You read magazines and see infomercials showing men and women sporting rock hard abs, and you want them, too. But, achieving a six-pack at any age — especially as a teen — can be challenging.
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The ability to do so depends where your body is in its stages of development, as well as your genetic build. Some people just don't have the ab muscle structure or thin enough skin and tissue on their torso to show perfectly segmented muscles — this doesn't mean they lack strength, however.
You can certainly try to get leaner through a healthy diet and build taut muscles with strength-training exercise, but don't expect results overnight.
What It Takes to Sport a Six-Pack
Men with six-pack abs usually have a body fat of between 6 and 9 percent and women between 16 and 19 percent. The same body fat percentages apply to teens, too. To get to such lean levels, lose excess body fat through proper diet and exercise.
Your body is still growing, so you don't want to put yourself on a particularly restrictive diet. Plus, strict dietary rules makes eating at family meals and social events a challenge. Instead, focus on making good choices most of the time.
Pass on dessert, sugary drinks, processed snacks, fast food and fatty foods. Instead, go for options such as grilled chicken, lean steak, salads, steamed vegetables, fish, fresh fruit, nuts, brown rice, whole-wheat pasta and low-fat dairy at meals.
If a doctor has told you you're overweight and would benefit from losing a few pounds, know that a sustainable and safe rate of loss is 1 to 2 pounds per week. This may not be as quick as you'd like, but being healthy as you lose weight is more important than gaining a washboard stomach.
For teens who don't need to lose weight, but just want to develop more lean muscle mass, don't restrict portion sizes or food intake. Simply stick to healthy, whole foods at most meals.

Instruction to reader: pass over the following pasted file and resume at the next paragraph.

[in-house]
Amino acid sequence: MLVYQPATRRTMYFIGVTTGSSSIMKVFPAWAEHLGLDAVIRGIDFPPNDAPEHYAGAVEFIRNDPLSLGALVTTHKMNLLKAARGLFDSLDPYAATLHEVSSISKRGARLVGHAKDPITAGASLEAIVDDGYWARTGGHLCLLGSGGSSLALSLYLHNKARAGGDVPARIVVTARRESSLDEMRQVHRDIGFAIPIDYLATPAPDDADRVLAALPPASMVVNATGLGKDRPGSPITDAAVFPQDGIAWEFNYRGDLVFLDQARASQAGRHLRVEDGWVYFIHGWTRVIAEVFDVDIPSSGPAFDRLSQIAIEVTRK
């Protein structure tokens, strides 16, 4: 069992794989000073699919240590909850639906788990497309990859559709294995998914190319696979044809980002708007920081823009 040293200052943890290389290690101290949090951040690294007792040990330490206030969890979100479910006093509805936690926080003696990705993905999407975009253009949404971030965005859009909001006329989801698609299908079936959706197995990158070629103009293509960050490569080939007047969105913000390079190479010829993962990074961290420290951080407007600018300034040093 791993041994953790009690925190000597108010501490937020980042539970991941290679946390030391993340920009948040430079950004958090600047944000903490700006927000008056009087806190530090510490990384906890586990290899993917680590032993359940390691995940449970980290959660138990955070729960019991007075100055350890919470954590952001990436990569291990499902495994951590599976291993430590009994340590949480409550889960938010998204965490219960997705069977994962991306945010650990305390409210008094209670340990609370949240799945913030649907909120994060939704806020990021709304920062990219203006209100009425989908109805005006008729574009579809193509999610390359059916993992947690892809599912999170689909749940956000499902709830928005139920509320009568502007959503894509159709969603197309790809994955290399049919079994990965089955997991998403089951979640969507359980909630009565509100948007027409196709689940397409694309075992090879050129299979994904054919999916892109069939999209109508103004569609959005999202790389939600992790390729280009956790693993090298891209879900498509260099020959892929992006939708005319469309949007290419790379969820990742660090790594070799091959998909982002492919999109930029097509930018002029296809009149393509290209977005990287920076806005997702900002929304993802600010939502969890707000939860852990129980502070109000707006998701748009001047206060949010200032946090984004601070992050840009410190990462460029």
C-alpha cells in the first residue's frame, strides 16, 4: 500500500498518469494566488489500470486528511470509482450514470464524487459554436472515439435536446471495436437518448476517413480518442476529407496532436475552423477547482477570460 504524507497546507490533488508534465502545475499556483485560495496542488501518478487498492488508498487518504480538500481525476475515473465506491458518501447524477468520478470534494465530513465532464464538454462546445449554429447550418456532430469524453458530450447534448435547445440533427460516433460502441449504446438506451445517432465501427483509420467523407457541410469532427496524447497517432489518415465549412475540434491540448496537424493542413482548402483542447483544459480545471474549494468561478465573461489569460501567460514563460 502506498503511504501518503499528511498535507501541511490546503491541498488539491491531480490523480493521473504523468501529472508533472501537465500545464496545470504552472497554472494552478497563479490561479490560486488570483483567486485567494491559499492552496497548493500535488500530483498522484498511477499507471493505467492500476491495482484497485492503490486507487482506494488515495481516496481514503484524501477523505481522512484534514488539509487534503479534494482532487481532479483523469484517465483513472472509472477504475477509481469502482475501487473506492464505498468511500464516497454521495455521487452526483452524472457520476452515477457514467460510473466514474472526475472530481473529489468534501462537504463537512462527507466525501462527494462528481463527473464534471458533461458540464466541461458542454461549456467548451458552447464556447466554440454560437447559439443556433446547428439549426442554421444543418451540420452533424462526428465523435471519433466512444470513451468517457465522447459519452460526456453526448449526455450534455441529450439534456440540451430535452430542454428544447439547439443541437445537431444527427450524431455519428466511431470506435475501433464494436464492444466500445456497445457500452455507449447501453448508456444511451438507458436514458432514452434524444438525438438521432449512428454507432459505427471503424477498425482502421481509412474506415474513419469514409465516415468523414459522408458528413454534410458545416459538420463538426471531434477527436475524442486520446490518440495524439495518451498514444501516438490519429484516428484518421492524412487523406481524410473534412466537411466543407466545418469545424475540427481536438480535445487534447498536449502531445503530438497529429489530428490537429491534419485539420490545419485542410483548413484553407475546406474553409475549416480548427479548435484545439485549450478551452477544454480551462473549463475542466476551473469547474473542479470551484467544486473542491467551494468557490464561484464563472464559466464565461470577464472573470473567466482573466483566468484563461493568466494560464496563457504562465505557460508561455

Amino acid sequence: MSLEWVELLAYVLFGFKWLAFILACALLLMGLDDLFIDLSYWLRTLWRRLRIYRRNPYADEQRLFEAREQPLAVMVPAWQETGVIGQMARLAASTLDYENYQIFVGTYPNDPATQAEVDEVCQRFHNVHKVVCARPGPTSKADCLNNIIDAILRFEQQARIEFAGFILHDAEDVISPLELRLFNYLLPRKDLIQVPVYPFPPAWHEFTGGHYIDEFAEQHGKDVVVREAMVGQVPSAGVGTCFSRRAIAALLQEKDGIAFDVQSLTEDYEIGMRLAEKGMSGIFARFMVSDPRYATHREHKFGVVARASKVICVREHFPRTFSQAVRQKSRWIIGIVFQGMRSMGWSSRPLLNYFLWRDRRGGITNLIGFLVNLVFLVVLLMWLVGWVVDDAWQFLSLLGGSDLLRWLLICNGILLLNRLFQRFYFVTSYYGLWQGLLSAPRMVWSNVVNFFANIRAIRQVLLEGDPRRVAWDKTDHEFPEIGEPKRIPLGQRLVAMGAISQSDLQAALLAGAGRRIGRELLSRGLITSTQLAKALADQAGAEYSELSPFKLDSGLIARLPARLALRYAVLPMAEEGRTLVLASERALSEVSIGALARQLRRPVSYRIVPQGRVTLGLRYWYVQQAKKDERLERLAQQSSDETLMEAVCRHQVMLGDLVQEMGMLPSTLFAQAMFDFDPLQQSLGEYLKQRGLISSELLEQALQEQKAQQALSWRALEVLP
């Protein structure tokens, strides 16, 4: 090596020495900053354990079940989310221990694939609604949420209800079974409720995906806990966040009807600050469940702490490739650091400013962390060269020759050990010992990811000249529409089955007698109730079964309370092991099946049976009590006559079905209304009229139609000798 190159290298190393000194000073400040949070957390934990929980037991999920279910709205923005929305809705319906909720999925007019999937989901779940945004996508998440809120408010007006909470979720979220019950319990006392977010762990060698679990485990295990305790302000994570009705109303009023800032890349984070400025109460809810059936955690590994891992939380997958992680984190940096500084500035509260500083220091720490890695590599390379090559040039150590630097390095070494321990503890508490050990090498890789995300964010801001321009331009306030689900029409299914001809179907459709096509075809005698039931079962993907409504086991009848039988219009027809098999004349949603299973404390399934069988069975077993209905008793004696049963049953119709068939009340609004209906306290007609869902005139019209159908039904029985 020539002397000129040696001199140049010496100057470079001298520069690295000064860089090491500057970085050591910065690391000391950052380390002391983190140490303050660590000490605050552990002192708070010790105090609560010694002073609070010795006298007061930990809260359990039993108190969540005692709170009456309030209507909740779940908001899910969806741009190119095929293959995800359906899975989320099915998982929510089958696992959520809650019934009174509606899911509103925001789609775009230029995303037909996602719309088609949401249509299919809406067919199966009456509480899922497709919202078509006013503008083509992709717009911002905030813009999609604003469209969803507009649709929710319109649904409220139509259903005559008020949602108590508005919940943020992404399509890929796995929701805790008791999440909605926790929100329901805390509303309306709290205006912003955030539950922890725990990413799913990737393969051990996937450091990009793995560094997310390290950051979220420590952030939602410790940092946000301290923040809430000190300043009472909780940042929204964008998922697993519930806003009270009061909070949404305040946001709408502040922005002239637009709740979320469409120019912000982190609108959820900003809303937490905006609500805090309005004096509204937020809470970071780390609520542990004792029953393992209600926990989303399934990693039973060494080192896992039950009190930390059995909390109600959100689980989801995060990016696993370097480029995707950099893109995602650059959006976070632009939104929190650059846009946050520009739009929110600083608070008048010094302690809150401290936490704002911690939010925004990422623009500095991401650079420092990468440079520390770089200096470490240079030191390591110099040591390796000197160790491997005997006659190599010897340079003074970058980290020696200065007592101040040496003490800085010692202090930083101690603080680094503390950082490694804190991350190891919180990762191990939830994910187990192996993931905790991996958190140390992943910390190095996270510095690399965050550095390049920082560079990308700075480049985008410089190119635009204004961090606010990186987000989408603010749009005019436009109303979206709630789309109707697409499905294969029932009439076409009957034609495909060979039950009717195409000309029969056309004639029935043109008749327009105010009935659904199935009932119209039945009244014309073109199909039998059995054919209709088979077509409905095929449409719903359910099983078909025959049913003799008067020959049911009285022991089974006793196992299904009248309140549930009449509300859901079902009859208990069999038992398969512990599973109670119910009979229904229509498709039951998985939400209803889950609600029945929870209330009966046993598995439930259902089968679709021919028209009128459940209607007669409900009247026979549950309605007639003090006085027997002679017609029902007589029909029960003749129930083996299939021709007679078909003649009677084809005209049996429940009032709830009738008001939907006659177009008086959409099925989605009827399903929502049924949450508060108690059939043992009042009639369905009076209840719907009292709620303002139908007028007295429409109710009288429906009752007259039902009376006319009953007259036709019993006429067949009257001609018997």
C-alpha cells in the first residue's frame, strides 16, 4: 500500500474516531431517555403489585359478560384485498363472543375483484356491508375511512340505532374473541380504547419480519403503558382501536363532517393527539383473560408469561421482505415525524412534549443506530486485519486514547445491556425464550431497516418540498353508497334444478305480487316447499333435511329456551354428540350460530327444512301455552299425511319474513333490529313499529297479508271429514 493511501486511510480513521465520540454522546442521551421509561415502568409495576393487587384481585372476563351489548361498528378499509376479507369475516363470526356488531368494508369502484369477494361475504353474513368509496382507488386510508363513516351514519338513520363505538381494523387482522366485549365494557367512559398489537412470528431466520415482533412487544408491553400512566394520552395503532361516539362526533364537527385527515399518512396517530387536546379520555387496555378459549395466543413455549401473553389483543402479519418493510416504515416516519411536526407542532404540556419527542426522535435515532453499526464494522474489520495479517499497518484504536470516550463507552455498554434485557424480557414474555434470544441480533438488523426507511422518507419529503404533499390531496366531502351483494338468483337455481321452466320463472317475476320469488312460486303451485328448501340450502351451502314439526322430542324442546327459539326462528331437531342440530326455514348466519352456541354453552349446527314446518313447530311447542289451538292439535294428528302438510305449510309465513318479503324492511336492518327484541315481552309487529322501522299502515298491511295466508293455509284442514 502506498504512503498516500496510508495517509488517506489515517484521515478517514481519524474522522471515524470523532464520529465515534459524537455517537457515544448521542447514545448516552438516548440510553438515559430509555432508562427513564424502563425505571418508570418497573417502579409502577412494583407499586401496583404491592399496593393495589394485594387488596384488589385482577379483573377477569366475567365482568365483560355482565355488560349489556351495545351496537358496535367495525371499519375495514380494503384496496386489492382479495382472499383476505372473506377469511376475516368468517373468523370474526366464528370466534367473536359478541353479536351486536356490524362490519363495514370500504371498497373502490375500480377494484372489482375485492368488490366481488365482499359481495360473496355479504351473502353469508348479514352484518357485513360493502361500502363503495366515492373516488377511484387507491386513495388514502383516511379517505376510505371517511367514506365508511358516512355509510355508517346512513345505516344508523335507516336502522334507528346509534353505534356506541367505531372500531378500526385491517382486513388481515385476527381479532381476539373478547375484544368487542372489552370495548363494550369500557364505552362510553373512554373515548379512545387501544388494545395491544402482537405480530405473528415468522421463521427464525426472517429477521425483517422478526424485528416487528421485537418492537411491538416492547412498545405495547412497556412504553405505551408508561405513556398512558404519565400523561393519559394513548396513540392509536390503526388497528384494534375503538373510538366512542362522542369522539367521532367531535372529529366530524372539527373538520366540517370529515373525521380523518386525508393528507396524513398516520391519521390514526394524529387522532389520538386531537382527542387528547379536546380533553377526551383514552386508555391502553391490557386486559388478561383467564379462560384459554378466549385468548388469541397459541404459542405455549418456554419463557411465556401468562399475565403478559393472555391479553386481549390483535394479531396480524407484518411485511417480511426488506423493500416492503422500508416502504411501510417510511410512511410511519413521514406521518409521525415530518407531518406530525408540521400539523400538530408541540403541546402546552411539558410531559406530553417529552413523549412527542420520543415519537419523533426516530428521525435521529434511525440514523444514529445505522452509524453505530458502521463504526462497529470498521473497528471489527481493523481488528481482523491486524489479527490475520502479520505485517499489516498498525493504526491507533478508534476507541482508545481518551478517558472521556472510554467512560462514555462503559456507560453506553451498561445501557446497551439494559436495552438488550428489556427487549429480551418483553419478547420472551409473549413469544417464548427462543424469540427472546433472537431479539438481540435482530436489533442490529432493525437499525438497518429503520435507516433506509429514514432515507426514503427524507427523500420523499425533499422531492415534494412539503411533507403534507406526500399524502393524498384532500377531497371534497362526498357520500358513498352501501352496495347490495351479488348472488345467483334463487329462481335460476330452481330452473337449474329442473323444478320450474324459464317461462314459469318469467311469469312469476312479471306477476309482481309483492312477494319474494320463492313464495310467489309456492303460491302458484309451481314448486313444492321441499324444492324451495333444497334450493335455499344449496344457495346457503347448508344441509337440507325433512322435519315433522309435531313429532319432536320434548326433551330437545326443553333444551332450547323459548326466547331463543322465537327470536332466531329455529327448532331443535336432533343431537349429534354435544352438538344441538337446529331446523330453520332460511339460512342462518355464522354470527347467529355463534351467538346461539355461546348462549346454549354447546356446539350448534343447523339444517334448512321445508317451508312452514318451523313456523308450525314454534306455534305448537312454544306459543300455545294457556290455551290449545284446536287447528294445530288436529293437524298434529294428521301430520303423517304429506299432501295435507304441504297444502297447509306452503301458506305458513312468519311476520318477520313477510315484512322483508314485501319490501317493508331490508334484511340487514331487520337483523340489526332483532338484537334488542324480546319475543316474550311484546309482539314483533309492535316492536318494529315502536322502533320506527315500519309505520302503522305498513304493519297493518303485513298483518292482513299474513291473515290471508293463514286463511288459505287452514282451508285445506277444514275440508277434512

Seek out a Solid Workout Plan
Regular strength training will help you develop more lean muscle mass. Talk to a coach, fitness professional or sports doctor about what type of training is appropriate for your age.
Body-weight activities such as pushups, jumping and squats are OK for most teens, though. Regular physical activity, such as running or playing soccer, helps keep your heart healthy — but doesn't necessarily build big muscles or flat abs.
If you do hit the gym floor, keep your expectations realistic. Gaining muscle mass is nearly impossible until a teen has hit a certain stage in hormone development. Boys, for example, need ample testosterone to gain the kind of muscle that really shows. During puberty, girls gain more body fat, especially in the lower body, to support childbirth; this could make leaning out to get to a six-pack body fat level challenging.
A six-pack develops from strong moves that help build the muscles of the rectus abdominis and obliques. If you have the ability to build muscle and have successfully lost extra body fat, moves such as plank, crunches and side plank help develop distinct muscle in your core. Add back stabilizing moves, including bird dogs, to balance out strong abs.
Even if your body isn't ready or genetically predisposed to developing a six pack, a strong core supports optimal strength and function so sports and daily activity are easier and more likely to be injury free.
Don't only lose fat and gain muscle to look good in the short term — but stick with it to support good health and physical performance for life.